Today we conclude our three-part series by guest bloggers Brandon Slade and Katie Zak of Untapped Learning, who have explored how the concept of Lead Domino can help students and others move ahead when Executive Function issues complicate their progress. Check out the first two parts of their series here and here.
We know lead dominos come in all forms. Sometimes they take the form of a task, other times the form of an action, or even a process.
For many of us, work or school is the driving force behind our "overwhelm". There’s often a big project to start, a paper or proposal to write, or a test to study for. We have to remember—the lead domino for any of those scenarios is just the one thing we can do that will give us some momentum.
Here are some frequent scenarios our students encounter:
- There’s an assignment due at the end of the week and you’re confused about the instructions. What’s the lead domino? Send an email.
Teachers and professors want to help you succeed. They definitely don’t want to see you fail just because you misunderstood part of an assignment. Reach out to ask for clarification, come into office hours, or even schedule a Zoom call if that would expedite the process and be more convenient. (Side note: make sure the clarifications around the instructions are documented somewhere, like in a notebook or on a Google Doc—you don’t want to have to email them a few hours later to ask again.) Asking clarification questions can save you from HOURS of work wasted on guessing. Not emailing, on the other hand, could cost hours of your future time as you redo the assignment, or the cost could be the hit your grade will take due to the points deducted. By sending this email, you’re also showing the instructor that you care about their class and your academic success overall, helping to establish a positive student/teacher relationship.
- You have a test coming up and you need to focus and study. What’s the lead domino? Create a clear workspace.
Notebooks, textbooks, flashcards, slideshows on your laptop—you have so many materials to sift through when preparing for an exam. They may all be helpful and necessary, but you know what’s not necessary? Yesterday’s half-full cup of coffee, the balled-up, dirty workout clothes on your chair, and pieces of an unfinished art project strewn across your desk. There’s no room for the materials you need, so take a minute to clean your space before you jump into studying. This will save you from wasting time searching for missing flashcards in the midst of scrapbook paper, or frantically cleaning up cold coffee when it inevitably spills on your notes. Take a minute to set yourself up in a clean environment, void of distractions.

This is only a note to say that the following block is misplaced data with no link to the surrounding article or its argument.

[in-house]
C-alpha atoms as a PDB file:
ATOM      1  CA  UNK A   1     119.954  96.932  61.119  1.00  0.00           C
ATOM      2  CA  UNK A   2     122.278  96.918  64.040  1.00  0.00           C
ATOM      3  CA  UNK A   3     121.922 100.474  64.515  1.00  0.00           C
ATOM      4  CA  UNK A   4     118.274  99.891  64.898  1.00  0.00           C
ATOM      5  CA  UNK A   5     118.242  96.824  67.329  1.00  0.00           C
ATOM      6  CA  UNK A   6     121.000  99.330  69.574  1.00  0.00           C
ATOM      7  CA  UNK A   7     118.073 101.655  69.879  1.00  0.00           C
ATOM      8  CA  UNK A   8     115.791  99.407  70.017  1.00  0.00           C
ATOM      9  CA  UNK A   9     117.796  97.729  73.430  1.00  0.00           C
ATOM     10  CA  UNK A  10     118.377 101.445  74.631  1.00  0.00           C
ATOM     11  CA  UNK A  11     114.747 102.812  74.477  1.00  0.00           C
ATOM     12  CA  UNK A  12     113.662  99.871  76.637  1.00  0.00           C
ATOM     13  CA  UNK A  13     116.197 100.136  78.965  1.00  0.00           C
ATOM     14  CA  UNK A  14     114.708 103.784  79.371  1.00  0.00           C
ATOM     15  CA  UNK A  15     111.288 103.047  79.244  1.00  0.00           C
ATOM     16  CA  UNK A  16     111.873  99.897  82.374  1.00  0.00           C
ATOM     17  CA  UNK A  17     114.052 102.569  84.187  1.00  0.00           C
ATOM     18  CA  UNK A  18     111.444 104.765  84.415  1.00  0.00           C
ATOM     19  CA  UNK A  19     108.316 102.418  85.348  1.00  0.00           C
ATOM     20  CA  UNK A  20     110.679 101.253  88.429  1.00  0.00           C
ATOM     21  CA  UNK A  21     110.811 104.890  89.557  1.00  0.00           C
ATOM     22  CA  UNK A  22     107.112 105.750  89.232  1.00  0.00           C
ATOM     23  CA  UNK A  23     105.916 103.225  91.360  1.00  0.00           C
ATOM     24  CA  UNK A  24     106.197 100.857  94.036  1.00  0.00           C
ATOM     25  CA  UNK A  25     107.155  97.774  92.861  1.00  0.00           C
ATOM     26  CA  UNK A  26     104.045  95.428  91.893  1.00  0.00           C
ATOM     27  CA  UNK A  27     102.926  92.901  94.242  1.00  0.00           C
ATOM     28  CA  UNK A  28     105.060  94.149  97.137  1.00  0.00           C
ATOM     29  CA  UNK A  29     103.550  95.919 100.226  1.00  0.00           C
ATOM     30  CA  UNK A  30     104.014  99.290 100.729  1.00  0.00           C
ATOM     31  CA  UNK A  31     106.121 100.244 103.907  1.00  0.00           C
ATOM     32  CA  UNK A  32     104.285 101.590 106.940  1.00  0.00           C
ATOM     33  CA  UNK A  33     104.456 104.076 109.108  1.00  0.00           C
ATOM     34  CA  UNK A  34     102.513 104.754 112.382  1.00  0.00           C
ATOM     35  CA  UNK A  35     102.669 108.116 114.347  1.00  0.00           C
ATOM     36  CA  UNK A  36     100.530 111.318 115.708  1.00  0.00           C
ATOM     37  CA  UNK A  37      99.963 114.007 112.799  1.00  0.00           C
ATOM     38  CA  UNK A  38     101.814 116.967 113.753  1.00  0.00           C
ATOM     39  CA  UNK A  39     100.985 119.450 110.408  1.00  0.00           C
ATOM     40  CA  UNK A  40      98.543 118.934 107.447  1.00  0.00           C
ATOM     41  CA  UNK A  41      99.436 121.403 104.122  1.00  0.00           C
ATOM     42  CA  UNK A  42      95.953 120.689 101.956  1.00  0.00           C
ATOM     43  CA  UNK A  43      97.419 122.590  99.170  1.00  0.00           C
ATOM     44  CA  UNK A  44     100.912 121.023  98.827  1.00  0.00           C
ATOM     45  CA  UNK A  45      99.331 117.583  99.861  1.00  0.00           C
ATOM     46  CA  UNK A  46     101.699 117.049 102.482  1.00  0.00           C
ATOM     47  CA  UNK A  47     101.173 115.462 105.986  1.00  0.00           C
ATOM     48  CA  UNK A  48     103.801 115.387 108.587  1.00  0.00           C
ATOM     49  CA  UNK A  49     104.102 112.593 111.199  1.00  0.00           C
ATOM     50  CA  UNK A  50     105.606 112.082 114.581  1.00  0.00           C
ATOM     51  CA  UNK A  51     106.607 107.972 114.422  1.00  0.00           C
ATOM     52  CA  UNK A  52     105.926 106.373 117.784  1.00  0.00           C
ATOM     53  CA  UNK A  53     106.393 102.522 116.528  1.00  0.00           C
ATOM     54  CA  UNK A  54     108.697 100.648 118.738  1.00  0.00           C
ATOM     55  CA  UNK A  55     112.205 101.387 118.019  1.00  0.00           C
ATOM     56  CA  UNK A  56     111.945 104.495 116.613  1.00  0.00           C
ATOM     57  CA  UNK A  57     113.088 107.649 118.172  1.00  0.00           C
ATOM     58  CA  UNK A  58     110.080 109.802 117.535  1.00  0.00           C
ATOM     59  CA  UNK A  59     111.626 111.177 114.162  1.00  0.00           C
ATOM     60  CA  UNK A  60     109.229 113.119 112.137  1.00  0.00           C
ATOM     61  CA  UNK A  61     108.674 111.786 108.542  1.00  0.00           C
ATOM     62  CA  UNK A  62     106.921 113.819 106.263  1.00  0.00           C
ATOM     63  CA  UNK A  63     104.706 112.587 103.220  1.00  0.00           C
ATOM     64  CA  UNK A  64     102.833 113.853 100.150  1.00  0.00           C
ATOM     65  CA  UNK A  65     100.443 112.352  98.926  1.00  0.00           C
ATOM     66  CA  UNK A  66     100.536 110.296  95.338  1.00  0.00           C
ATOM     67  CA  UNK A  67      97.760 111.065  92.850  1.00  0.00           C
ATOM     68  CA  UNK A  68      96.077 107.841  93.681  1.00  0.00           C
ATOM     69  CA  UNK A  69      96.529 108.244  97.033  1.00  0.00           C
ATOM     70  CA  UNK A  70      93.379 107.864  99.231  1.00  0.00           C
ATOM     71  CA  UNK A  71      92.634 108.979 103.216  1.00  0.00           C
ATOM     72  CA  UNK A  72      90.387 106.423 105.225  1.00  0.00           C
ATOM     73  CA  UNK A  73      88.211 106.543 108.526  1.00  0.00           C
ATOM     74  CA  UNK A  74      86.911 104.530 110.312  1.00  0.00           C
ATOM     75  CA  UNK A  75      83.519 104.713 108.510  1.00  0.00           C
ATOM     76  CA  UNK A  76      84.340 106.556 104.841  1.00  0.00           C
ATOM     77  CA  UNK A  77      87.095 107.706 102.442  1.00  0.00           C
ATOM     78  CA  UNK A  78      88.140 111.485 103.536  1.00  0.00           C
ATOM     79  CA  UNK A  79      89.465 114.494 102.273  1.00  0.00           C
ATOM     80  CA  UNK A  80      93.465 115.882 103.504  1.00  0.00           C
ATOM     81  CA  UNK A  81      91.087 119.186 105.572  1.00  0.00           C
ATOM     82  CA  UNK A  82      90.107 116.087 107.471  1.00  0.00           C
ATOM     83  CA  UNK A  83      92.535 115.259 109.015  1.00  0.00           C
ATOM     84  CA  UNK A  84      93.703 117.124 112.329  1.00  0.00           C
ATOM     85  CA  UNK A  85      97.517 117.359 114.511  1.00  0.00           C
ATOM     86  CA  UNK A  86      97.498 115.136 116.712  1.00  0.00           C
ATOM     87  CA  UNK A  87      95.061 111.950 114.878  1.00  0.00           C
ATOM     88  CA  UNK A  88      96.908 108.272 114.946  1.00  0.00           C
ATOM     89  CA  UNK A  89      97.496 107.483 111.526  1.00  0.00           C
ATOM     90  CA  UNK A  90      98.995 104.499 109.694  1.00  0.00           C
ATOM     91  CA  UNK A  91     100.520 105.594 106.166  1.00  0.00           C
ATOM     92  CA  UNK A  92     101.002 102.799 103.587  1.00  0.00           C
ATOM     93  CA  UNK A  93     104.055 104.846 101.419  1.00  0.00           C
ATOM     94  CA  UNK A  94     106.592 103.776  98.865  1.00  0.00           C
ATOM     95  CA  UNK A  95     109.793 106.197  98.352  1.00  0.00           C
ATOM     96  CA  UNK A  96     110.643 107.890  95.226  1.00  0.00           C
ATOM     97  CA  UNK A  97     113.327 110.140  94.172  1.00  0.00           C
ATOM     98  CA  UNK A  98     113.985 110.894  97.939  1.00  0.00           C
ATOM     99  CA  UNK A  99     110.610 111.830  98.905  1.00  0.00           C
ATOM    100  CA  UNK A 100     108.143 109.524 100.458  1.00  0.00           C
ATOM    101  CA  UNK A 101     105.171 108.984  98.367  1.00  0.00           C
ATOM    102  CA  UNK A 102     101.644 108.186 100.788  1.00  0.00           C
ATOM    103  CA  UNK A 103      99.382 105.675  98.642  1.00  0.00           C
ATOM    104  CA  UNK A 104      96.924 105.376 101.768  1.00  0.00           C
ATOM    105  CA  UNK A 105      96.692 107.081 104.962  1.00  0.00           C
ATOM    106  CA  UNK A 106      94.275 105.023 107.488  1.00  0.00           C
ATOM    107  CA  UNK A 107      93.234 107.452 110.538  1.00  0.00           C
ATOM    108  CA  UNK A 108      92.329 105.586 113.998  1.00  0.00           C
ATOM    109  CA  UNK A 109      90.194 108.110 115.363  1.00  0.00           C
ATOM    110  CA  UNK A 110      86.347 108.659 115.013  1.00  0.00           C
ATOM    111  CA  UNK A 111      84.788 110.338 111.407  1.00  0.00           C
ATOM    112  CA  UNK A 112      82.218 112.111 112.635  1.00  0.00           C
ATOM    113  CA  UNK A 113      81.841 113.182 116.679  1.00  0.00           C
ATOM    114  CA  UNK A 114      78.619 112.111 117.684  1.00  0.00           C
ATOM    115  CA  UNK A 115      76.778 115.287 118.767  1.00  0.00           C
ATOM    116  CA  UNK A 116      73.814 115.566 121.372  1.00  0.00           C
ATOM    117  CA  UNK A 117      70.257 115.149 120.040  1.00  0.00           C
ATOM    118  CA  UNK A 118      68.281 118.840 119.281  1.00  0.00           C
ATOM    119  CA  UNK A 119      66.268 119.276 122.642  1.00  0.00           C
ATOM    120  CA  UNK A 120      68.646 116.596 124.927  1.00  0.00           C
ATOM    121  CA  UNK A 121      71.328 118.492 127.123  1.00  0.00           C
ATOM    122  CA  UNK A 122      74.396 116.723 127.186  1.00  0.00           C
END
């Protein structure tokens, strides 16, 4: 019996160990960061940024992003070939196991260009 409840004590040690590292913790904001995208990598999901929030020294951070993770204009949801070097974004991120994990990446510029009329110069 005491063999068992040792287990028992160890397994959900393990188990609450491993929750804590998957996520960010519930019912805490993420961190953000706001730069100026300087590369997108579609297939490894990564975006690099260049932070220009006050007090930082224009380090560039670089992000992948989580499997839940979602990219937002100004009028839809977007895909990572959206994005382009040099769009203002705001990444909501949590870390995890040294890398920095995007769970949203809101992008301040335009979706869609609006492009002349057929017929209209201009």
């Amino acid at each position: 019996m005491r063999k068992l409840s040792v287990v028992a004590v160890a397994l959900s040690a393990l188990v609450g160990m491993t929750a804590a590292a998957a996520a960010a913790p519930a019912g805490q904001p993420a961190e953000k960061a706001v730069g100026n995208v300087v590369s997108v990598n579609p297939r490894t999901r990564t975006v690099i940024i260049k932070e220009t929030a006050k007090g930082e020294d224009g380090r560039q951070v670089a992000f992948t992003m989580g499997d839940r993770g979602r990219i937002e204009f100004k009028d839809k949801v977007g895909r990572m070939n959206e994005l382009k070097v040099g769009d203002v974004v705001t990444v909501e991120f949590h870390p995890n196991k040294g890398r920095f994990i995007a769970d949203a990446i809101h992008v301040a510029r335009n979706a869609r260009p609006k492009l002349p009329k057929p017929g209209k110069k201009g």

- Tasks are piling up, but you’re just spinning your wheels. Where do you start? What’s the lead domino? Write everything down.
It’s hard to prioritize effectively if you’re not looking at a full list of the things you have to accomplish. If you have limited time to complete a number of tasks, you can’t always dive in blindly and hope for the best. Write down every task, assignment, or action that needs to be done. Once it’s all written down, you have a clearer idea of what things already have fixed times (class at 12:30, soccer practice at 4), providing structure to build around. At that point, you have everything you need to map out a realistic plan!
Planning is the first thing we do at Untapped when we sit down with students. We take every assignment, test date, dentist appointment, and violin lesson of the week and assign them to the appropriate days. If we don’t write down a test date, we might forget to account for study time in the days leading up to the test. If we don’t write down a violin lesson, we could incorrectly assume the number of hours available to do homework that night. Creating a plan is one of the best lead dominos, on both micro and macro levels, when you find yourself needing to get started. Whether you’re looking at your week as a whole, or you just can’t bring yourself to get to work on a specific project, take a moment to make a plan and organize your thoughts.